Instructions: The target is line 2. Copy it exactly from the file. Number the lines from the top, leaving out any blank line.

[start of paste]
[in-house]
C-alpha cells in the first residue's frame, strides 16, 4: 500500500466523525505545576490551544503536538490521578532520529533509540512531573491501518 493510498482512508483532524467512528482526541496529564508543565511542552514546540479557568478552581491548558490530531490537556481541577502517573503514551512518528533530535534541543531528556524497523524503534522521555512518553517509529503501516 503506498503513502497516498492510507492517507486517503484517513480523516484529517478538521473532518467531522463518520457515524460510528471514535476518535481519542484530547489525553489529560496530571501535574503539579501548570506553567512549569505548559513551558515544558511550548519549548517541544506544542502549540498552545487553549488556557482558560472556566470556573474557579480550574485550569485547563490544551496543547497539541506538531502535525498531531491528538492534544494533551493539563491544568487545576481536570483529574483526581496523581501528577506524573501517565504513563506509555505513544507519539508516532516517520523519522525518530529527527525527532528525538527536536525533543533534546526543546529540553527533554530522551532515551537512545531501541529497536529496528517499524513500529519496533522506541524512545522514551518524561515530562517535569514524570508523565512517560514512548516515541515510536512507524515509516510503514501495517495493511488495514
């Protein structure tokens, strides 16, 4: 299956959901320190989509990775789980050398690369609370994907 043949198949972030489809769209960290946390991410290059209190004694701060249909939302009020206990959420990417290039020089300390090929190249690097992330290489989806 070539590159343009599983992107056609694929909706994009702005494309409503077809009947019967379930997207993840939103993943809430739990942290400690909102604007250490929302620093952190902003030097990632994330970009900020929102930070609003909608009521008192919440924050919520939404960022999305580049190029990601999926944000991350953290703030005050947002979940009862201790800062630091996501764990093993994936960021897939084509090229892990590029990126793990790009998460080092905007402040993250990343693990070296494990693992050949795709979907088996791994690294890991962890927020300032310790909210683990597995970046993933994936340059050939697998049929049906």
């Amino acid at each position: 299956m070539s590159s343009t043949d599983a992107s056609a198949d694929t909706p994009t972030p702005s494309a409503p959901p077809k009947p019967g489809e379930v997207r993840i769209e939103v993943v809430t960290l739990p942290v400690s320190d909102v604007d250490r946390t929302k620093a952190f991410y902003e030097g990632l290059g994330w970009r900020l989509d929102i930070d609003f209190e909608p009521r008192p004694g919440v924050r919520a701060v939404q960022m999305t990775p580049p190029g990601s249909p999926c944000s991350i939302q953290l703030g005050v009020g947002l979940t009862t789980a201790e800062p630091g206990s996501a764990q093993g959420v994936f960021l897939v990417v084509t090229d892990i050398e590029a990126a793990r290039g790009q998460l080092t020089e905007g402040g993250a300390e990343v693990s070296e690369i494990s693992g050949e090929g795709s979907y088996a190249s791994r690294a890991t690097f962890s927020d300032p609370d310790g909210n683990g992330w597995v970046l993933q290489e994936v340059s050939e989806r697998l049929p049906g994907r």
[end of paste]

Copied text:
C-alpha cells in the first residue's frame, strides 16, 4: 500500500466523525505545576490551544503536538490521578532520529533509540512531573491501518 493510498482512508483532524467512528482526541496529564508543565511542552514546540479557568478552581491548558490530531490537556481541577502517573503514551512518528533530535534541543531528556524497523524503534522521555512518553517509529503501516 503506498503513502497516498492510507492517507486517503484517513480523516484529517478538521473532518467531522463518520457515524460510528471514535476518535481519542484530547489525553489529560496530571501535574503539579501548570506553567512549569505548559513551558515544558511550548519549548517541544506544542502549540498552545487553549488556557482558560472556566470556573474557579480550574485550569485547563490544551496543547497539541506538531502535525498531531491528538492534544494533551493539563491544568487545576481536570483529574483526581496523581501528577506524573501517565504513563506509555505513544507519539508516532516517520523519522525518530529527527525527532528525538527536536525533543533534546526543546529540553527533554530522551532515551537512545531501541529497536529496528517499524513500529519496533522506541524512545522514551518524561515530562517535569514524570508523565512517560514512548516515541515510536512507524515509516510503514501495517495493511488495514